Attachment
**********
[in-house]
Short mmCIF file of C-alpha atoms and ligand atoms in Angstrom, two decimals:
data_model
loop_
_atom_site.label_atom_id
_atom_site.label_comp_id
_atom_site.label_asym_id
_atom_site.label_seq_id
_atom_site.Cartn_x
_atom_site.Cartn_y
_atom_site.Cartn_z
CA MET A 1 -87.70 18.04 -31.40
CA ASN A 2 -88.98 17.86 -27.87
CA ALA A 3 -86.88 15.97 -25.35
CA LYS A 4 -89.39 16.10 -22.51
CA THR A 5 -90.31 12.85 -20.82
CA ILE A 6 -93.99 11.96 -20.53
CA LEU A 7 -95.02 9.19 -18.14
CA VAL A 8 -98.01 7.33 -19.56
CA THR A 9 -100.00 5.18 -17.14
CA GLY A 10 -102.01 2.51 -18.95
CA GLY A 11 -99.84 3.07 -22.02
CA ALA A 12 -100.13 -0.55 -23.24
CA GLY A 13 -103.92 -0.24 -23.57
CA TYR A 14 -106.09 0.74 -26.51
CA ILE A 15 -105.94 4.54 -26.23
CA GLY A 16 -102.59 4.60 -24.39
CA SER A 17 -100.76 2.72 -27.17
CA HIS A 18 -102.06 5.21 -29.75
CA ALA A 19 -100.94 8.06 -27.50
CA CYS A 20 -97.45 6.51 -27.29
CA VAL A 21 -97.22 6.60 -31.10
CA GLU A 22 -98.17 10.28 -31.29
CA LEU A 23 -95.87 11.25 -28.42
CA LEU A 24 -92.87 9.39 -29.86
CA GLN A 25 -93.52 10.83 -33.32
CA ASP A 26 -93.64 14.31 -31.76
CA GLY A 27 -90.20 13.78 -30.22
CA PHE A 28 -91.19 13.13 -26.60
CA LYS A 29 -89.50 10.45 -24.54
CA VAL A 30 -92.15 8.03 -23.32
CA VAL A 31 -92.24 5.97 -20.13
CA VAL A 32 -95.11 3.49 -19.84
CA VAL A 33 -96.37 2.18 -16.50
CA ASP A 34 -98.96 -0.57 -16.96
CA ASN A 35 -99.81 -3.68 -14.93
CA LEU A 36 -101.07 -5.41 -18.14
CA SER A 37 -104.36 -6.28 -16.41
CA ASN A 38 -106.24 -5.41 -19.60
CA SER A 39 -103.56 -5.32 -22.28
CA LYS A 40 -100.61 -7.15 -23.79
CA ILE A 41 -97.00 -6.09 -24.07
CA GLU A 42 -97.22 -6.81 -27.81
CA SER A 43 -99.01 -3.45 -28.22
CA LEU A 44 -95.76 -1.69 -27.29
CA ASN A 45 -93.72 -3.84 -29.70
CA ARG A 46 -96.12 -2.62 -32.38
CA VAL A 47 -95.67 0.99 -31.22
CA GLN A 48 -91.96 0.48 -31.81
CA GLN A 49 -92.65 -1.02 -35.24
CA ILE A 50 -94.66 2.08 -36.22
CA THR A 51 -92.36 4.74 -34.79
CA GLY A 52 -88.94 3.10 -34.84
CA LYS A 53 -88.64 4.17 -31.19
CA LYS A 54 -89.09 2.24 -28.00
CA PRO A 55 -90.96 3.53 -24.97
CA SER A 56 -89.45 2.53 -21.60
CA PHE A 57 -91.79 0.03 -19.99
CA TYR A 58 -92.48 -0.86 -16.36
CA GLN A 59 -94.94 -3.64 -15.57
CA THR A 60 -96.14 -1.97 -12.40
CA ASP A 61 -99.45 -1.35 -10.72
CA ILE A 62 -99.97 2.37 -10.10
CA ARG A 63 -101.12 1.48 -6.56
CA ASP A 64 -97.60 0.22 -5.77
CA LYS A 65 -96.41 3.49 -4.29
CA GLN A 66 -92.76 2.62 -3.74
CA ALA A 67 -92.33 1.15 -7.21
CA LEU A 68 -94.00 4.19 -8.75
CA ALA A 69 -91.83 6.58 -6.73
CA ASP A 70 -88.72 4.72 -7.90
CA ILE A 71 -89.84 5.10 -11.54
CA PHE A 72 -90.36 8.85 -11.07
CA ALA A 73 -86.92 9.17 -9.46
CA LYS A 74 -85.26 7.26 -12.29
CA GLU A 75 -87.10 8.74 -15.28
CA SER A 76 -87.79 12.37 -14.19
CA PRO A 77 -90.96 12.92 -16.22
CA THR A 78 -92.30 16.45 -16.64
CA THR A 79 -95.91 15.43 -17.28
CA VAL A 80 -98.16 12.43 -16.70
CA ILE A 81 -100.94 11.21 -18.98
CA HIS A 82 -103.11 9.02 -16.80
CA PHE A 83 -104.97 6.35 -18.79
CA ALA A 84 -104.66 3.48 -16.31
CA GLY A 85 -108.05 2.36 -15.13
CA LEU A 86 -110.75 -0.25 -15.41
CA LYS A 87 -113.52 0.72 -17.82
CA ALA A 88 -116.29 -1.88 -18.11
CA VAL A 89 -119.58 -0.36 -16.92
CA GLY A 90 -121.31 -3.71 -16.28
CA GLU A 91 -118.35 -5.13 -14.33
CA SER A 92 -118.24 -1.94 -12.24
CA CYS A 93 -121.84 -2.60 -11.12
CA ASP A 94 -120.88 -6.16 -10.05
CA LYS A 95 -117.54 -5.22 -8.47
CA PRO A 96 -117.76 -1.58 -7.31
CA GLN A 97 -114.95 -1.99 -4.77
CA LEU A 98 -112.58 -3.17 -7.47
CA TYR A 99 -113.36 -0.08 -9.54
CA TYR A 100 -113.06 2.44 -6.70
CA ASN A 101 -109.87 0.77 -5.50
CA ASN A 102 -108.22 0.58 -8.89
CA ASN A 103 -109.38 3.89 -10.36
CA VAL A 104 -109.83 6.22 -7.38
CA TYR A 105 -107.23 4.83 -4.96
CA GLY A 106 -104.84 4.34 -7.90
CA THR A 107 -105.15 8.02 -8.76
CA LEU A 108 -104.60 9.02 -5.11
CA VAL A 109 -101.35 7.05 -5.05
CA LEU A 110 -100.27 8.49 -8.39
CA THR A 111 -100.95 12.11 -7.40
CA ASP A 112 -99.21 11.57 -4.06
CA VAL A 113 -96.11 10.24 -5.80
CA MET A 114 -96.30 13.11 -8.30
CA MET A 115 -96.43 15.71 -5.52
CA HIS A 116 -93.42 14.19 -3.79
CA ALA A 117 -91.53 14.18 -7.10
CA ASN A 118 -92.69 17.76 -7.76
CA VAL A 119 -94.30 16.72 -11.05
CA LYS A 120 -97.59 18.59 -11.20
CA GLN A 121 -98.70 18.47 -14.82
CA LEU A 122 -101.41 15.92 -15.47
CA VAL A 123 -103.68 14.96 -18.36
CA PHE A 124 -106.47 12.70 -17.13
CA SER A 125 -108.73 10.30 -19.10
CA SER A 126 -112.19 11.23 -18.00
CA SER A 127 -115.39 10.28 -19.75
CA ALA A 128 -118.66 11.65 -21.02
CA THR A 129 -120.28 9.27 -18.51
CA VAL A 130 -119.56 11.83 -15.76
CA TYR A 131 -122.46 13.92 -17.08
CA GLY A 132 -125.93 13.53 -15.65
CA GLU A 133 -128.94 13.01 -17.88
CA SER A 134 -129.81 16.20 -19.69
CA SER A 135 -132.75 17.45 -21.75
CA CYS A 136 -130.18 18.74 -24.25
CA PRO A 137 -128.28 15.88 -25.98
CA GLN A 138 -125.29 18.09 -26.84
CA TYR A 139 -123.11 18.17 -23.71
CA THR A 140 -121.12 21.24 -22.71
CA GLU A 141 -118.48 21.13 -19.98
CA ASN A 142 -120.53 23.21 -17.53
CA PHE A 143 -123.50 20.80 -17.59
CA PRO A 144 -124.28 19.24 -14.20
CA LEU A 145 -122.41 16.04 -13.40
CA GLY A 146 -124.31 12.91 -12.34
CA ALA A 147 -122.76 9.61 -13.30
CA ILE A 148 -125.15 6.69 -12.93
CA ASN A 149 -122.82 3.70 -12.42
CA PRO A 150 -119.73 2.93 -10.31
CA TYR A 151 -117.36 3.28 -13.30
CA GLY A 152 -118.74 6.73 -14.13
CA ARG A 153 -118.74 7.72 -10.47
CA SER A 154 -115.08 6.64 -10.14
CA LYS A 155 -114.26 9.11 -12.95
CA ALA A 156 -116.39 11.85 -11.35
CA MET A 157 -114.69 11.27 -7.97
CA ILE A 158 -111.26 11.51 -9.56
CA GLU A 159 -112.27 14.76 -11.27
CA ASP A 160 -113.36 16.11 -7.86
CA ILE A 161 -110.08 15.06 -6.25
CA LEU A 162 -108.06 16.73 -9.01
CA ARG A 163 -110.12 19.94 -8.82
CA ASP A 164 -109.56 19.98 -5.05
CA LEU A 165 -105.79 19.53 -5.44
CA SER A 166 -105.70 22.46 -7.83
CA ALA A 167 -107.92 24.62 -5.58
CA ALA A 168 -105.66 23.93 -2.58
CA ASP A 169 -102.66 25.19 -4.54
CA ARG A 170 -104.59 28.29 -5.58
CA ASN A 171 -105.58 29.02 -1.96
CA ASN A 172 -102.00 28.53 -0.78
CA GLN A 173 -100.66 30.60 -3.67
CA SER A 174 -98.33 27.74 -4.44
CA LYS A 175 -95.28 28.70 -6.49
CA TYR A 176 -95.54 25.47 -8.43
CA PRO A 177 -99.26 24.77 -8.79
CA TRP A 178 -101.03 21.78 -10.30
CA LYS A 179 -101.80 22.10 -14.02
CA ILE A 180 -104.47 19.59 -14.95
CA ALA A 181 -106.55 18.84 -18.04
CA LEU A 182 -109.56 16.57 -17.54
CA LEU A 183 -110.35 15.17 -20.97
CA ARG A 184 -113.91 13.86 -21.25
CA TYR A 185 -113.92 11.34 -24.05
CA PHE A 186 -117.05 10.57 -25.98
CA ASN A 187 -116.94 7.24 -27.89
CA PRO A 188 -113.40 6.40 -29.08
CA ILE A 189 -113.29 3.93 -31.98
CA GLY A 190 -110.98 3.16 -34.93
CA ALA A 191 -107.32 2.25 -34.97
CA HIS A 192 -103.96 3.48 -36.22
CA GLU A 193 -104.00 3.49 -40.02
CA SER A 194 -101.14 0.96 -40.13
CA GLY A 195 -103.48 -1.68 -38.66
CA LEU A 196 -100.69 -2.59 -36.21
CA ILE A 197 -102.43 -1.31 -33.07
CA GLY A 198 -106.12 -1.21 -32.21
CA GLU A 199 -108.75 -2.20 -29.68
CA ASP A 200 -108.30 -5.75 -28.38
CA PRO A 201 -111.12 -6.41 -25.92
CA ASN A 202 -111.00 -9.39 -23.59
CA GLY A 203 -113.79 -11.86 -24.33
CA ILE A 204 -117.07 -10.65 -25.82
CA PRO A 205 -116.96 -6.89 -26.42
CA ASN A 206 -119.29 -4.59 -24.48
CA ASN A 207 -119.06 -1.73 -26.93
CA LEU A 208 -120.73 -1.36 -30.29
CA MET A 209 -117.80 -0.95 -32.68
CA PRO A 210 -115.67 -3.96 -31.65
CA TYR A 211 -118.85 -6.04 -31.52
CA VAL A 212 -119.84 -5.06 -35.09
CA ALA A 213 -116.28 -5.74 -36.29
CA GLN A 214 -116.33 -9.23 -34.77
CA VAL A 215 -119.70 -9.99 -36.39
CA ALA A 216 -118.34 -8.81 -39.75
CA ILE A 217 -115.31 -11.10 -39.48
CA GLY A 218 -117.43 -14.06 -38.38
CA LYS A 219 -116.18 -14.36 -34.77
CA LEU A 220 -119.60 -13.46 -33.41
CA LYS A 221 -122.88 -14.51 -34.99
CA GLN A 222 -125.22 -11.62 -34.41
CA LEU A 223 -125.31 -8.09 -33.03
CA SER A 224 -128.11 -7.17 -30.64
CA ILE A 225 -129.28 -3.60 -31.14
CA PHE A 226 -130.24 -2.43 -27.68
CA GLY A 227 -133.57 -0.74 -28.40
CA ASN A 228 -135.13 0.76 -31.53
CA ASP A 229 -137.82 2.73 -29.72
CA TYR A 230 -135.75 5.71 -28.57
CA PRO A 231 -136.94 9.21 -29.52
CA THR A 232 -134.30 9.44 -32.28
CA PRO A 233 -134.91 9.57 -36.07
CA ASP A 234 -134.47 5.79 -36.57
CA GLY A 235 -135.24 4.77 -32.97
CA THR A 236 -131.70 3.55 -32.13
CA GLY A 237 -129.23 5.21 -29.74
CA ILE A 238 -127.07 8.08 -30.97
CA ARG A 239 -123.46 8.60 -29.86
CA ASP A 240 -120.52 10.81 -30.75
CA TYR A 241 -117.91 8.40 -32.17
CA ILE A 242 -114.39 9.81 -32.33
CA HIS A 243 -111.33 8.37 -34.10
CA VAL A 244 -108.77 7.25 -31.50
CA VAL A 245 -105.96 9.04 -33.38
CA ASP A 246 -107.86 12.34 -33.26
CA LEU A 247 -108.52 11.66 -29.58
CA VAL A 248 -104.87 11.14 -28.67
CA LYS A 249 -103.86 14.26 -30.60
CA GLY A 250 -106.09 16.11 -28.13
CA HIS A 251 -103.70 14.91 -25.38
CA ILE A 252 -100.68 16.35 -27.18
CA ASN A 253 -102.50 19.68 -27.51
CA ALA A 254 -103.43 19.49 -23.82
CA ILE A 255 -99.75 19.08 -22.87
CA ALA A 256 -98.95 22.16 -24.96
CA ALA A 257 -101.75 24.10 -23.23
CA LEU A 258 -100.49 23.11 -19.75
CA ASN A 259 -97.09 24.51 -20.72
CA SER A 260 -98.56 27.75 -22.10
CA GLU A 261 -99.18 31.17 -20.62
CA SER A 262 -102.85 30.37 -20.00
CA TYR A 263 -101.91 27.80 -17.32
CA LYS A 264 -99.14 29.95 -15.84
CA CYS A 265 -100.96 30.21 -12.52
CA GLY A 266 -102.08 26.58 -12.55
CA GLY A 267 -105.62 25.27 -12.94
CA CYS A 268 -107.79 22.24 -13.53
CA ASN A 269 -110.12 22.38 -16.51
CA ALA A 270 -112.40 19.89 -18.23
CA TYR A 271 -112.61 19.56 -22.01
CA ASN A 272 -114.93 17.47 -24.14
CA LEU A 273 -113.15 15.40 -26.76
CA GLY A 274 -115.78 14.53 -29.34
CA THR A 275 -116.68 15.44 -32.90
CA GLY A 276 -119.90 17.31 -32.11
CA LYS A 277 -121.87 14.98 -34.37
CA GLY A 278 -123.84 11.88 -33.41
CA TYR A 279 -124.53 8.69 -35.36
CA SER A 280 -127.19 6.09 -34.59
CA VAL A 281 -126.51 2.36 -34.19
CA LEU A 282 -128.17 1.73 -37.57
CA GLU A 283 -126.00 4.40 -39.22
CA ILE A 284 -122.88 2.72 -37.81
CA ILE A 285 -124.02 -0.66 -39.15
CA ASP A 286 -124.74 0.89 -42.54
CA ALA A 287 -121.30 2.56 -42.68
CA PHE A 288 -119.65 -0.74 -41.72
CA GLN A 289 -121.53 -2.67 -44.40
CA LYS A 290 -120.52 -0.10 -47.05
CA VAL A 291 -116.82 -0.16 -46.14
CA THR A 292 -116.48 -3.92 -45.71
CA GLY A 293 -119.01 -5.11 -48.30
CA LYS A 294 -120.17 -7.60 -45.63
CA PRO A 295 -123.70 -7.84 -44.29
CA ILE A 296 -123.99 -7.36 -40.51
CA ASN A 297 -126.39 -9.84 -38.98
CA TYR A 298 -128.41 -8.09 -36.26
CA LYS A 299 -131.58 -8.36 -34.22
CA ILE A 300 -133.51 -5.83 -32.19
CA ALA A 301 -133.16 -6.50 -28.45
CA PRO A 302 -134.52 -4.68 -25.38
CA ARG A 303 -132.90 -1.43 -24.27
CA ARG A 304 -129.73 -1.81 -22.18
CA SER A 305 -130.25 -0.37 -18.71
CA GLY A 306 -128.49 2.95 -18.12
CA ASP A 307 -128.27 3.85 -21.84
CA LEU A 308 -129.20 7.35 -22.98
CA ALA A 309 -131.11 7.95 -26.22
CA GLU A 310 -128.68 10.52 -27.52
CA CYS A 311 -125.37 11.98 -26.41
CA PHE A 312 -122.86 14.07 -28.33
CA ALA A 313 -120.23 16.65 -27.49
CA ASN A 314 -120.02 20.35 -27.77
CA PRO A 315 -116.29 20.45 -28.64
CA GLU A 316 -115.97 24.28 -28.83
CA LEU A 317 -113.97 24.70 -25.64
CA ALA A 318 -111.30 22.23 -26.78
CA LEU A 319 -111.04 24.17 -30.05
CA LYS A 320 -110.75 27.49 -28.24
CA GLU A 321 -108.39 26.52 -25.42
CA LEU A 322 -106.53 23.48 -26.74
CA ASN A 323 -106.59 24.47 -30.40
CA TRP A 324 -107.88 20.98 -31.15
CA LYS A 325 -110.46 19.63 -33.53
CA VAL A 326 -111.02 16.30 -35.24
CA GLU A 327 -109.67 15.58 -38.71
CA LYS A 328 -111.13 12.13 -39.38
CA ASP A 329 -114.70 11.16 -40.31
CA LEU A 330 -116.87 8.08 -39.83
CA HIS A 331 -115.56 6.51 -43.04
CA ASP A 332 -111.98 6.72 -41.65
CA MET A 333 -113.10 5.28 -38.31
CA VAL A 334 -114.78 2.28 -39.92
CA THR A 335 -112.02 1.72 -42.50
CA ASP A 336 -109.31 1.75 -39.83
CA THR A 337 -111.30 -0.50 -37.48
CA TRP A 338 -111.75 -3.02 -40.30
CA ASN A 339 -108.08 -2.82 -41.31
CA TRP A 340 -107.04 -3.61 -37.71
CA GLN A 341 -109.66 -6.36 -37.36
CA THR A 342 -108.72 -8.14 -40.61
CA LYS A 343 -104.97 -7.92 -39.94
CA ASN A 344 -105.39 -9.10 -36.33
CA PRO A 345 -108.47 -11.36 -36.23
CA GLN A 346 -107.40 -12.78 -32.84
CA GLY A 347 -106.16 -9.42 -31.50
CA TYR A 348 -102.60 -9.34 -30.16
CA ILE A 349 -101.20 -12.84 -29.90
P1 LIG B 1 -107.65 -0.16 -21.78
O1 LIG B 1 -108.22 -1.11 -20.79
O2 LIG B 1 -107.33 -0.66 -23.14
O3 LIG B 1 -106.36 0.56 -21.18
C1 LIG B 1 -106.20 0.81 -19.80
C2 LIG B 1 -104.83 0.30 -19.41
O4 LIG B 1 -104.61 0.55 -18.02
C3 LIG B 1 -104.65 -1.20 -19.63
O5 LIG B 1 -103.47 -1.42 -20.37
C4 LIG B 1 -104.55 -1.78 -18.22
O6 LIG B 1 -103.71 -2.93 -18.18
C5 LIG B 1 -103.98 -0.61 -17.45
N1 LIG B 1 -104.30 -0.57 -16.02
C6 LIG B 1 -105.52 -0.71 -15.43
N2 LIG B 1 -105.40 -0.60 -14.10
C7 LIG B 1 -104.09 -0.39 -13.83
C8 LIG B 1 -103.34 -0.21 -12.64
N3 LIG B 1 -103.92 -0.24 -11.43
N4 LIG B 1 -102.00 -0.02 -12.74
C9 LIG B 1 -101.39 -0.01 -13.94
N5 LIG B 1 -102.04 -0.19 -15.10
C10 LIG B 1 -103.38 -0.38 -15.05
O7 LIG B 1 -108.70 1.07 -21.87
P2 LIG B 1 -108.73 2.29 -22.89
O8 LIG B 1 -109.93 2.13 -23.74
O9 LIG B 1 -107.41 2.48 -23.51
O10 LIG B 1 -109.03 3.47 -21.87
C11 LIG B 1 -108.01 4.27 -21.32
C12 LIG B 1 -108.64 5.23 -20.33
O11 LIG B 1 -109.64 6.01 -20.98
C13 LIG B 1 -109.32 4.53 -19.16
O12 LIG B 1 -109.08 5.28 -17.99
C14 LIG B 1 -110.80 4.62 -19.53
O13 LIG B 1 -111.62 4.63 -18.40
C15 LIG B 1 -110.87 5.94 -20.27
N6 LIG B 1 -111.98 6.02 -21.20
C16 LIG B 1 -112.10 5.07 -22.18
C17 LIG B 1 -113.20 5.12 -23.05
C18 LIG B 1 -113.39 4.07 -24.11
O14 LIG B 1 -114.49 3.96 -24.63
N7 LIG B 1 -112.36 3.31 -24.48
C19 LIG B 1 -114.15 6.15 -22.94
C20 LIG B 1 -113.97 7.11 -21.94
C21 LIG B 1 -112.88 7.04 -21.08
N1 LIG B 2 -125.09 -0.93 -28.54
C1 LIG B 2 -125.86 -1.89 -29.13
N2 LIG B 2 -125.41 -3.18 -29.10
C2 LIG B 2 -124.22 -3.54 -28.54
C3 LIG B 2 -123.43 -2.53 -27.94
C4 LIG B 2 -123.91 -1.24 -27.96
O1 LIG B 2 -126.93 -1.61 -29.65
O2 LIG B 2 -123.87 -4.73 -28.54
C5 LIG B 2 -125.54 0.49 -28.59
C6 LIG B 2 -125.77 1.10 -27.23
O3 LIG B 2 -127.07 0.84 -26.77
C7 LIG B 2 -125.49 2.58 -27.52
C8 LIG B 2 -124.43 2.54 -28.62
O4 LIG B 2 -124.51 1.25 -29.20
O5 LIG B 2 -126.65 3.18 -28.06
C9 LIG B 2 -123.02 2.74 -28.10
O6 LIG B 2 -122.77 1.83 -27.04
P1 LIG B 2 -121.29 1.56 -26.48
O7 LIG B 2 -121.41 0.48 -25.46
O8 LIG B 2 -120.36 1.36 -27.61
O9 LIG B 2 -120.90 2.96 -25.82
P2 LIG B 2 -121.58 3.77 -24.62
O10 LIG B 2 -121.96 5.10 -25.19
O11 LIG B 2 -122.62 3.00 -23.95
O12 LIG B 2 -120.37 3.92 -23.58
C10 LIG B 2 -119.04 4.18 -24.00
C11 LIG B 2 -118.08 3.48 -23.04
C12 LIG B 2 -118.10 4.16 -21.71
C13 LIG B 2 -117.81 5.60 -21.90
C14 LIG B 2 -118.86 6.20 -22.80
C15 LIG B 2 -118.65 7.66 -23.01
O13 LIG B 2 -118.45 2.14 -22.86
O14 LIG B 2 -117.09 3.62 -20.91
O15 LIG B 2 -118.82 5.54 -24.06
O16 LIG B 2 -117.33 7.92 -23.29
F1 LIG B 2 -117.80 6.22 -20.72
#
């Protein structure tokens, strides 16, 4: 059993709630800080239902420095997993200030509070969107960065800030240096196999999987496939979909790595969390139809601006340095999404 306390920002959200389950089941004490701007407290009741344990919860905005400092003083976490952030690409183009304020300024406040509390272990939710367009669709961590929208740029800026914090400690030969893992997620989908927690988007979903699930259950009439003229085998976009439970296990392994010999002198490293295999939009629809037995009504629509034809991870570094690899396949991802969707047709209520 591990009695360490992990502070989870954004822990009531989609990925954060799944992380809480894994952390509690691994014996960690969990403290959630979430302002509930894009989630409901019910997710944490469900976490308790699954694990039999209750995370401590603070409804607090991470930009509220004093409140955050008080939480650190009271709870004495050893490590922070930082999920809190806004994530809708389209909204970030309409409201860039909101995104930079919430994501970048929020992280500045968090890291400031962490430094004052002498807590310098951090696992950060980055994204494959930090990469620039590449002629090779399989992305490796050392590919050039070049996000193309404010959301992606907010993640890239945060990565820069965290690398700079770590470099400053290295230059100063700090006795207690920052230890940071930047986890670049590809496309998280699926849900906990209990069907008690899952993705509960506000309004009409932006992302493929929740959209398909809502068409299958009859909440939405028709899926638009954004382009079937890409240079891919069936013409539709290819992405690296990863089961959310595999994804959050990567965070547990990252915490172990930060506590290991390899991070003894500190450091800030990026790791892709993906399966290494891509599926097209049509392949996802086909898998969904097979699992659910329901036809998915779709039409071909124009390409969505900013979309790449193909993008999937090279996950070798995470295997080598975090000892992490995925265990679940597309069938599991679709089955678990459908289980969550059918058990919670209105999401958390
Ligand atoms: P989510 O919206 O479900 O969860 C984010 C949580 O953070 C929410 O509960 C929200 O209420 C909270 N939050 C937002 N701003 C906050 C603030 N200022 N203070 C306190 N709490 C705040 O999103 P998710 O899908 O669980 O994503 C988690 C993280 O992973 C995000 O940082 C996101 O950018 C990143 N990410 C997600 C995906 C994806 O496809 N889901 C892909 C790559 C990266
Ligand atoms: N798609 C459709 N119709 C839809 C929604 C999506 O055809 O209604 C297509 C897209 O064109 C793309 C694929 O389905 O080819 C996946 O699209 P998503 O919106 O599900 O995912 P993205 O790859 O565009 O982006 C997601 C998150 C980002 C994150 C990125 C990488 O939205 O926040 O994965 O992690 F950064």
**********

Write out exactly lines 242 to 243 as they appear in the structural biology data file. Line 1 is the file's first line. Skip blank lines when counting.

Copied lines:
CA PRO A 231 -136.94 9.21 -29.52
CA THR A 232 -134.30 9.44 -32.28